The Fab Four: Writing Resources That You and Your Students Will LoveStephanie Sommers, Writing Curriculum Team Lead
The beginning of a new year is the perfect opportunity to reflect on your teacher toolkit and think about what might need updating. Could you use some new writing resources to help your students with “inking their thinking”? Whether you are trying to incorporate more writing into your daily routines or looking for a few fresh ideas, this list of four fab writing resources is sure to inspire.
Diana Mulcahy is a seasoned writing teacher, and one of my colleagues at Minneapolis Adult Education. Diana started creating the videos on her website as a way to cut down on the amount of re-teaching that she had to do when students missed class or needed extra help with a writing concept.
Unlike some other reliable sites for writing videos, such as Khan Academy, Diana’s videos were created to be understood by low-level ELLs. She slowly and clearly explains each concept using language that is accessible. However, that’s not to say that her website isn’t appropriate for higher level ELLs and even native English speakers. I have used her resources with both of these groups because they are just really good.
Her videos can be incorporated into classroom instruction, assigned as additional practice, or used to pre-teach a new concept in a “flipped classroom.” They can also be easily embedded into a Learning Management System (LMS), such as Schoology. The website is divided into five sections that begin with parts of speech and progress up to constructing paragraphs. Currently, her videos cover around 50 grammar and writing topics, and there are also quizzes that can be used to provide additional practice and assessment.
I fell in love with the Everyday Edits website after attending a COABE session in which the presenter talked about how she used it with her students. The website provides short paragraphs for editing practice, and they are targeted towards a 4th grade reading level. The paragraphs are organized by month, and all of the paragraphs within a given month have some connection to the month or season. There are enough paragraphs included with each month that you could use a different one every day and not run out. If you were to run out, however, they also have a collection of paragraphs for extra practice.
Each paragraph contains 10 mistakes, and the mistakes are always within the same four areas: capitalization, usage and grammar, punctuation and spelling. This consistency makes it easy to create a routine around doing the practice. At the COABE session that I mentioned, the presenter shared that she teaches her students the mnemonic device CUPS to help them remember the four areas. I have adopted that approach and have found that it gives students who are new to editing a framework that helps them to find and fix the mistakes.
The paragraphs make a great warm-up activity, and I have observed great improvement when used over time with my students. For GED or HSE teachers, the paragraphs can be an easy way to bring some writing practice into your Social Studies lessons as they are informational texts that often focus on famous people or events.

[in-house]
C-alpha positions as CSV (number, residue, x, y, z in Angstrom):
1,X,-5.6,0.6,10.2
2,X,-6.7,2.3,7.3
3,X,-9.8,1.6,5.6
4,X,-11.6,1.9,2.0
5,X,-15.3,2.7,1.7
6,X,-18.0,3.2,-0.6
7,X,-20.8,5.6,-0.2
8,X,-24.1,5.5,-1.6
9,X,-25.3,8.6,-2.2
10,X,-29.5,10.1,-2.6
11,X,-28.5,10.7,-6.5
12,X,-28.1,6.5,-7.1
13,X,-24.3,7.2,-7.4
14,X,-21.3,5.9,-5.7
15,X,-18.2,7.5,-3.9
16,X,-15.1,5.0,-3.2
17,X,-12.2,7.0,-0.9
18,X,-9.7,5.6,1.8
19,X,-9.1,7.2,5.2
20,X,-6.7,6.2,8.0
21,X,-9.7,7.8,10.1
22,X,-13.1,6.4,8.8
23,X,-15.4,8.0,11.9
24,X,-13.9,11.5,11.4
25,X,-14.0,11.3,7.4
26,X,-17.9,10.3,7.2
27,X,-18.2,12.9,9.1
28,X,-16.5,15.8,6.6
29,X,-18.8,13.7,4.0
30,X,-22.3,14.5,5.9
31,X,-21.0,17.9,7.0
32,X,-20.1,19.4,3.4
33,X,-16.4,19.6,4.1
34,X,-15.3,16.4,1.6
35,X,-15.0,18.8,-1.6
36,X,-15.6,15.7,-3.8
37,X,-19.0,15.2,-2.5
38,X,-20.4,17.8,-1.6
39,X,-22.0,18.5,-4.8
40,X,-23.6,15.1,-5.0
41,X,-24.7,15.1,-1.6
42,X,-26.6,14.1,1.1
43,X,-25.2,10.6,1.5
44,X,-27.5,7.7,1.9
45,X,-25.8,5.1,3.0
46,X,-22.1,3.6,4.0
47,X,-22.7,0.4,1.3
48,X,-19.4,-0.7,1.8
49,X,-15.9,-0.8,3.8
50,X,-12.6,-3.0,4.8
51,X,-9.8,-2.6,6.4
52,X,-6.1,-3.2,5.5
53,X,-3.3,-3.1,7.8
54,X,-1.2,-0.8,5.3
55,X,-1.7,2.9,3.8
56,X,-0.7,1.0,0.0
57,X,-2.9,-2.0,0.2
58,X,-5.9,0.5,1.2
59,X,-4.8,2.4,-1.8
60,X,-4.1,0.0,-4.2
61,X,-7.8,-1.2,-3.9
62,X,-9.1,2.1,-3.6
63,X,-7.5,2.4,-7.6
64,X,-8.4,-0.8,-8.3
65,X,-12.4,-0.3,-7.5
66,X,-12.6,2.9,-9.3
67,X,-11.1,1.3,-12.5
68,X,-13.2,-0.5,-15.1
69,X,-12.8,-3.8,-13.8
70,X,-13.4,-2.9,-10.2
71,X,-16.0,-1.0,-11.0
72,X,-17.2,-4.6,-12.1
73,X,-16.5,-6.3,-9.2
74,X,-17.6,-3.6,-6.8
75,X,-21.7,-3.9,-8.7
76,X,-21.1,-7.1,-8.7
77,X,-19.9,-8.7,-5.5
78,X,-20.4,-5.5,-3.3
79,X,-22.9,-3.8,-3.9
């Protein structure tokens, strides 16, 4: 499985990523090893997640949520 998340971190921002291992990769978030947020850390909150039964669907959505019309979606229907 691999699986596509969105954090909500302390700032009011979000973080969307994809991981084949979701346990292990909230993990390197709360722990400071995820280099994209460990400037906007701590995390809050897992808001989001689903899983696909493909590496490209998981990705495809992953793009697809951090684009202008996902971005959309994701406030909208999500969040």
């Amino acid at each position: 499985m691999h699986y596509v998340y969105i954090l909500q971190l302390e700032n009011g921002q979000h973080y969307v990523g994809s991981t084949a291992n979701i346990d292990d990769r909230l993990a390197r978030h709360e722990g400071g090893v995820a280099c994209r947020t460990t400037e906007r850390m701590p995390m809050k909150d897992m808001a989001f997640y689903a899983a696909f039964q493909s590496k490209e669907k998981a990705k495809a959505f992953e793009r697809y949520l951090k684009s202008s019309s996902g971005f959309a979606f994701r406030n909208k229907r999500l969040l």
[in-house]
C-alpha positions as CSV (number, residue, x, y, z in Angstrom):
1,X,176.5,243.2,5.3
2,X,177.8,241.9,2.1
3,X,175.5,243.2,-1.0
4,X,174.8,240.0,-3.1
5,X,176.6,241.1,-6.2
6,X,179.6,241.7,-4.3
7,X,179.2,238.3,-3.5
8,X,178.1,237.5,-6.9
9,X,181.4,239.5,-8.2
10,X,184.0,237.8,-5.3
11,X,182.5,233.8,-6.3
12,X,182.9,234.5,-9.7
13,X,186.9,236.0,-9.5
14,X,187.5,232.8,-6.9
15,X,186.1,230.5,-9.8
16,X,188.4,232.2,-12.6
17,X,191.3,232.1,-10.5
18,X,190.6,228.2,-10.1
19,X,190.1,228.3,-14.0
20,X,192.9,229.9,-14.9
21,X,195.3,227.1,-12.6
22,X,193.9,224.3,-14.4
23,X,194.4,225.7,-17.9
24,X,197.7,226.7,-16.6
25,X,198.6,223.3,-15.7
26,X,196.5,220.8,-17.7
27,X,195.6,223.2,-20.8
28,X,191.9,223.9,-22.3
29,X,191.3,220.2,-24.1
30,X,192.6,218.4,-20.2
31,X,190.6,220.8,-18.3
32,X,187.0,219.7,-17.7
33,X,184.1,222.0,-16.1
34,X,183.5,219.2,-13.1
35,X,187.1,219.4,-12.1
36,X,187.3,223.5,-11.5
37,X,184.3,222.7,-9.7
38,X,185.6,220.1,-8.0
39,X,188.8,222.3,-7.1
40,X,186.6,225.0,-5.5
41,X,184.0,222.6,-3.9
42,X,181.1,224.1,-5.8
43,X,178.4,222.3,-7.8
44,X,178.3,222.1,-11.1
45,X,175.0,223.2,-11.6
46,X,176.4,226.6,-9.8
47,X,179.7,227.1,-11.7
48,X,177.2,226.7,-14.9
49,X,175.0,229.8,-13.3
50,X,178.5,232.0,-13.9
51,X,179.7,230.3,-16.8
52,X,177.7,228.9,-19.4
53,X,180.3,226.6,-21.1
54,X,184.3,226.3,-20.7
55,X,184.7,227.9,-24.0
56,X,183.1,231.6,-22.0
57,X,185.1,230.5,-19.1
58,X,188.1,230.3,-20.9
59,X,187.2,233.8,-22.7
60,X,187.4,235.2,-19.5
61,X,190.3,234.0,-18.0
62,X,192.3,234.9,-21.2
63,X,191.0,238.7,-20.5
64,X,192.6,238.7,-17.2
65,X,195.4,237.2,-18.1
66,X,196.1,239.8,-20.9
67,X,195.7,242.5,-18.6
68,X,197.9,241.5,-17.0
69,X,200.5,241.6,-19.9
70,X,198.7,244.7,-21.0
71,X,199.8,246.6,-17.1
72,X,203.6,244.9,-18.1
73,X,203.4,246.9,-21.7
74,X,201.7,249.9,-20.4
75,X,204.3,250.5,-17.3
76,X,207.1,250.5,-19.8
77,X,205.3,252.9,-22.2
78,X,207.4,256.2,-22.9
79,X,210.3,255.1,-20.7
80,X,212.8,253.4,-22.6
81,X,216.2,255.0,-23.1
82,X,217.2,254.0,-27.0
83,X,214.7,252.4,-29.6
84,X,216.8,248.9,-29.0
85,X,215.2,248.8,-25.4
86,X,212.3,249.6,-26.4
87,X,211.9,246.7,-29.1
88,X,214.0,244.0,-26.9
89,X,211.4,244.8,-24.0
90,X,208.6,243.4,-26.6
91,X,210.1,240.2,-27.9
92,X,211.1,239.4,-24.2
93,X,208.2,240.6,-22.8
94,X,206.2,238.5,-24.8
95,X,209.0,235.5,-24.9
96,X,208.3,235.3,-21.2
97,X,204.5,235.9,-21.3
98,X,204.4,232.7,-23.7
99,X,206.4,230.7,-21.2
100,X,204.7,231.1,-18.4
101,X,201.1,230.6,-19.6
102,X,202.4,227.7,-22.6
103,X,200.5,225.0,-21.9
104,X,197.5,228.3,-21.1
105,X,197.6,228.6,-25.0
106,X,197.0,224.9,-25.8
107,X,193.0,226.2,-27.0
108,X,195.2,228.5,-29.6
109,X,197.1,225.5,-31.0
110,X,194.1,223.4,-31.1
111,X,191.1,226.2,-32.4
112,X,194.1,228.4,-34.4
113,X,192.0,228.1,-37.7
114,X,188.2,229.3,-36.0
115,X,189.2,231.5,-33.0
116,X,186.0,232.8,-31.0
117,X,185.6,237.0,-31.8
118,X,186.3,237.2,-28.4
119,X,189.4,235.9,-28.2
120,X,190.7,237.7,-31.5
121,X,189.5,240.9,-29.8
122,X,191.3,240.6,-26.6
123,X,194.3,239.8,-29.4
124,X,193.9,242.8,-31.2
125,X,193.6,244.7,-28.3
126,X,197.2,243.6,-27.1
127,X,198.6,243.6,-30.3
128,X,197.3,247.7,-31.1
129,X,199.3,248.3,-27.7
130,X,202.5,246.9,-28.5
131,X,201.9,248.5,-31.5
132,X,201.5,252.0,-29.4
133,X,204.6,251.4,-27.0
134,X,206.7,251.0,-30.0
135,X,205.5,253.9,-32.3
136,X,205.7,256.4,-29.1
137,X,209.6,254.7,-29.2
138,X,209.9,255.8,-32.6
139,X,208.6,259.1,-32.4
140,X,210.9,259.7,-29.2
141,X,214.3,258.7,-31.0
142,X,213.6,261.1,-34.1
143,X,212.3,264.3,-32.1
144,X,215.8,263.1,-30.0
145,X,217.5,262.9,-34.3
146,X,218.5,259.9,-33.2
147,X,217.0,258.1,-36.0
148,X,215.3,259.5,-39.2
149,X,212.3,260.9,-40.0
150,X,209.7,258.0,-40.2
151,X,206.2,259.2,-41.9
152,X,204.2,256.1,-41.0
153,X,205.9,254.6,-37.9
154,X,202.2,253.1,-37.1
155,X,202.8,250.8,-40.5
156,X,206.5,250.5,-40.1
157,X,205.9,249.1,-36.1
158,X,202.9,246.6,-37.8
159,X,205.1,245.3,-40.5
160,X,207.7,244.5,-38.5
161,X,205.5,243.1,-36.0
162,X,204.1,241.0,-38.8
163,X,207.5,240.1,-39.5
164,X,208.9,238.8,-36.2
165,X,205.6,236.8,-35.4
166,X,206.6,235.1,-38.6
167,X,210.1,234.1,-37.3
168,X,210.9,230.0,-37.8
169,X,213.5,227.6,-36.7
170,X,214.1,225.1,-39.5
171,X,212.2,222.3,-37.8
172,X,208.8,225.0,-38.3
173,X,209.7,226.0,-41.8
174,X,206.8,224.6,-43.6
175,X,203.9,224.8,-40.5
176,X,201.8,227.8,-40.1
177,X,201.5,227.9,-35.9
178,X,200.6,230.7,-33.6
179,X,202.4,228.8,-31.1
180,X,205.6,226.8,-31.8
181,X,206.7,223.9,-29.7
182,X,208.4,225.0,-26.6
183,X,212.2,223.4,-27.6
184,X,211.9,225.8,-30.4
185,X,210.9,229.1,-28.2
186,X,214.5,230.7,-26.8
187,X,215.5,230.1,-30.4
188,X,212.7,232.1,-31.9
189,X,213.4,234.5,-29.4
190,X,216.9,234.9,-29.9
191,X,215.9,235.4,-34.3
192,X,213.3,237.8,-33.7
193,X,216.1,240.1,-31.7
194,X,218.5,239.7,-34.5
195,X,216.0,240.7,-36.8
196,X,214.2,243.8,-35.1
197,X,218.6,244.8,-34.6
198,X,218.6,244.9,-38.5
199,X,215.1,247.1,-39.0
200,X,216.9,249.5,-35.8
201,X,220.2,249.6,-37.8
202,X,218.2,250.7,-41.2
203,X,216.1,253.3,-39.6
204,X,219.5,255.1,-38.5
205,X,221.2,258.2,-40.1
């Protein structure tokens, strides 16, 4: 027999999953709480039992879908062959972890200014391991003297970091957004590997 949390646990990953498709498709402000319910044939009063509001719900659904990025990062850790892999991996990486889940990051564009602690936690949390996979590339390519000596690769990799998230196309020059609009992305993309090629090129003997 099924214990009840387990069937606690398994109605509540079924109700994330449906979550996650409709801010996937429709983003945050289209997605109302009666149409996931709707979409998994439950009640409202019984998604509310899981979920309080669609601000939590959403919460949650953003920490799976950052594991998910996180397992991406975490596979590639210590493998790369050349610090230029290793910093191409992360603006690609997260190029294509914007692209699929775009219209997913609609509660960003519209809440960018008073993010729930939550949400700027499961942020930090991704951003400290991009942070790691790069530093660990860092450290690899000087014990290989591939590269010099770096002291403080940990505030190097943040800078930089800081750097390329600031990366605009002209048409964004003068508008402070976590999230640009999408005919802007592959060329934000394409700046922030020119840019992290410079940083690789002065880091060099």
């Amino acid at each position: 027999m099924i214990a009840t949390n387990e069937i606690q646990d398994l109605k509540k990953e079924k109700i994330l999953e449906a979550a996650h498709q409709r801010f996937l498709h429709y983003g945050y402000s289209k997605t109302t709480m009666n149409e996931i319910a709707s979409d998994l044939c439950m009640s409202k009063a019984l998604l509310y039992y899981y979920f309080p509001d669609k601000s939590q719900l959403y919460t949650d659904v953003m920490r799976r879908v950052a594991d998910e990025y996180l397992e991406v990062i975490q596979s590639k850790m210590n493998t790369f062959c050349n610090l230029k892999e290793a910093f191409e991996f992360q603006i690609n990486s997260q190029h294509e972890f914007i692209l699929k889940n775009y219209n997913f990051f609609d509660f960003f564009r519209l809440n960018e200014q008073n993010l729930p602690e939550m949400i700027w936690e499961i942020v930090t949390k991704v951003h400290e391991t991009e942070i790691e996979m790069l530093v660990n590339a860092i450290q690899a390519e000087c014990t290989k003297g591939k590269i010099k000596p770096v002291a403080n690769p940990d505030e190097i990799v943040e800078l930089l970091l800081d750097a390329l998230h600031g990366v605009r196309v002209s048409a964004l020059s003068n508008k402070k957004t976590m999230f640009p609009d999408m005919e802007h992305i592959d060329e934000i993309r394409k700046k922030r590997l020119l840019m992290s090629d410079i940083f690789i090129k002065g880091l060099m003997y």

This is another great resource that happens to be organized by month. This booklet provides a different writing prompt for each day of the year. The prompts range from funny to thought-provoking to literary in nature. They encourage self-reflection, creativity, and the practice of making connections.
I have used the prompts as written, and I have also tweaked some of them to be better fits with my students. They make excellent quick write or timed writing activities, or they can be used as journal prompts.
I have used prompts such as these to get students focused on producing writing. Specifically, I used to have students write in a journal every week for a specified amount of time. The goal was to write for the whole time, usually 15-20 minutes, and to track how many words the student produced each time. This was to help my students who had the goal of passing the RLA portion of the GED test and would need to be able to produce an essay in a short amount of time. More recently, I have used these prompts as discussion topics in Schoology. They are a great way to get students to share a little bit about themselves and connect with others during remote learning.
4) Tiered Sentence Combining (TSC 2014)
This final resource was developed by Marn Frank with support and guidance from MN STAR teachers. It follows a research-based approach for helping students learn how to create sentences with variety and complexity.
Tiered Sentence Combining includes over 35 exercises for helping students use both Tier 1 (sight) and Tier 2 (academic) words and introduces six strategies for sentence combining. Through explicit instruction, students learn how to effectively use the coordinating conjunctions and, but, or, and so to show a variety of relationships between ideas (i.e. contrast, addition, choice, and cause and effect). Research shows that repeated practice with sentence combining techniques is one of the most effective ways of improving student writing to make it more academic and professional.
For more ideas about how to engage your students with writing, check out the virtual Language & Literacy 2021 Institute on January 28–29. Registration is free this year, but you do need to register at the Events page on the ATLAS website.
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